The number of people accessing the web through mobiles is growing exponentially, and this means that operators’ data plans are in the limelight. One of the reasons for the growth of this segment is the availability of unlimited-data plans for 2G customers. However, such plans are not available in 3G from all the operators.
But are the unlimited plans really needed? If yes, how important are they? If not, what alternatives are there? Let’s start with the 3G plans.
3G data pack options
Tata Docomo and RCom used to offer unlimited 3G data packs earlier but have now discontinued those plans for mobile consumers (Tata Docomo offers it only on its data card). Now only three CDMA operators offer unlimited data packs.
With high speed 3G services people have the ability to consume much more than they can ever think of doing on a 2G connection. However, a lack of unlimited-data packs is ruining what could potentially be an enjoyable experience.
A random analysis by the usage calculator (screen shot image) shows that an average person who uses the internet for one hour of music streaming, a few mails with attachments, a few app downloads, and a few minutes of video ends up using 4-5 GB of data.
But Airtel for instance offers a maximum of 2 GB for Rs 750 and 1.25 GB for Rs 675 with speed reduced to 2G rates (and charged accordingly) after 1.25 GB, and free surfing after your bill reaches Rs 2,000.
RCom’s 5 GB plan will cost you Rs 1,200, and with Vodafone it will be Rs 1,250. Tariffs are similar in Aircel and Idea Cellular as well depending on the circle you are in.
The most basic 3G plans start at Rs 50 for 50 KB. In fact, almost all operators have very similar plans with each MB costing Rs 1 in a pack and 10 paise per 10 KB with the pay as you go model. Tata Docomo offers unlimited data packs starting at Rs 1,000 but it is meant only for data card users.
The lack of unlimited plans, however, can be compensated by more aware usage. But do get the pack exceeding slightly what you would actual need. The cost of extra data is charged at 10 paise per 10 KB in most cases and 20 paisa for 30 KB or 1 paisa per 10 KB in others. Even in the 1 paisa per MB plan, at 3G speeds most people would use too many MBs in a very short span of time. On the 10 paisa per 10 KB plan it would cost more than Rs 10 per MB.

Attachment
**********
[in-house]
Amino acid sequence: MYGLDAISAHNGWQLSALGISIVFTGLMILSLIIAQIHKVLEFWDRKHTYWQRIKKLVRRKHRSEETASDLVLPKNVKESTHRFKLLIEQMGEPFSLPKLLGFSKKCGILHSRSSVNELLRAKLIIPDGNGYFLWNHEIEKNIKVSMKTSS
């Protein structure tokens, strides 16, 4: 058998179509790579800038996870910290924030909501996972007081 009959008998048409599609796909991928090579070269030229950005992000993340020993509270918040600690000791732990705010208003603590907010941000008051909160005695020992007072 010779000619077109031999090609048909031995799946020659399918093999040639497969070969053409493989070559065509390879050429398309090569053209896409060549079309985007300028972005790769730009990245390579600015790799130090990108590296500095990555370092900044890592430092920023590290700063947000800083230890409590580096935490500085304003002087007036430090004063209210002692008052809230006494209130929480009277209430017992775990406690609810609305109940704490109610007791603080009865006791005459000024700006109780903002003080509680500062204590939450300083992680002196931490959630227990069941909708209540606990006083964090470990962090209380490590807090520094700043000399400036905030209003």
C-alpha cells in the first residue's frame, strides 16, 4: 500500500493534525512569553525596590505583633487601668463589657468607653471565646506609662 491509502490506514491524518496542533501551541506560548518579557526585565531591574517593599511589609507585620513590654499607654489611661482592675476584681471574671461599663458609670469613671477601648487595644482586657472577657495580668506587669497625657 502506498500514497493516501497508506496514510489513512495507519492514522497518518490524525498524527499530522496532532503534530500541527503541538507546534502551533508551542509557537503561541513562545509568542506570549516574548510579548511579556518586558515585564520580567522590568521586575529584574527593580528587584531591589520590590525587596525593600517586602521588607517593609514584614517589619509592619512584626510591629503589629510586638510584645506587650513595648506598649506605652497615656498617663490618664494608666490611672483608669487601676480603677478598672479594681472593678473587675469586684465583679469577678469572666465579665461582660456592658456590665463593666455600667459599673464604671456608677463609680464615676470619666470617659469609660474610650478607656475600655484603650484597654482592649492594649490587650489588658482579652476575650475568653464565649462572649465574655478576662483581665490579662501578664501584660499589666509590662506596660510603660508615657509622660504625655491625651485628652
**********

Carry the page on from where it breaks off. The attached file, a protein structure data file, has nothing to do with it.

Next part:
CDMA players do offer unlimited plans for mobiles but those typically cost upwards of Rs 750. The most basic CDMA unlimited plans generally offer 5 GB fair usage after which speeds reduce to 128 Kbps. Some plans earlier used to cost close to Rs 1,250 and offered up to 15 GB fair usage cap. Since CDMA speeds are slower than 3G speeds, even a 5 GB plan would offer good value in the sense that you will find it hard to reach the limit and will therefore enjoy decent speeds throughout the plan period.
2G data choice
Most operators offer 2 GB data through their 2G network and term it unlimited as that’s the maximum data that users can consume given the slow speeds that you get. Pricing is generally in the range of Rs 90 to Rs 99.
Most people opt for this plan as it gives them peace of mind that they cannot be charged more than this no matter how much they use the net. But in my case, I have never exceed 1 GB even though I stream music, use email, and download a lot of games and apps on my phone. However, if I choose to go for the pay as you go model my bill would be much more than the Rs 99 I pay. Most operators charge 10 paise for 10 KB,which makes it more than Rs 10 per MB and Rs 10,240 for 1 GB. Some operators also offer 1 paisa for 10 KB but even that amounts to Re 1 per MB and Rs 1,024 for 1 GB.
However, this doesn’t mean you should always go for unlimited plans only. For instance, if you just want to check mail and not open attachments, along with a little social networking like posting status updates, the 50 MB pack which costs Rs 5 (at Airtel and most other operators,) will be sufficient. Similarly, you can buy a 1 GB pack for around Rs 50 if you are a slightly heavy user but do not stream music.
Do remember to keep track of your usage.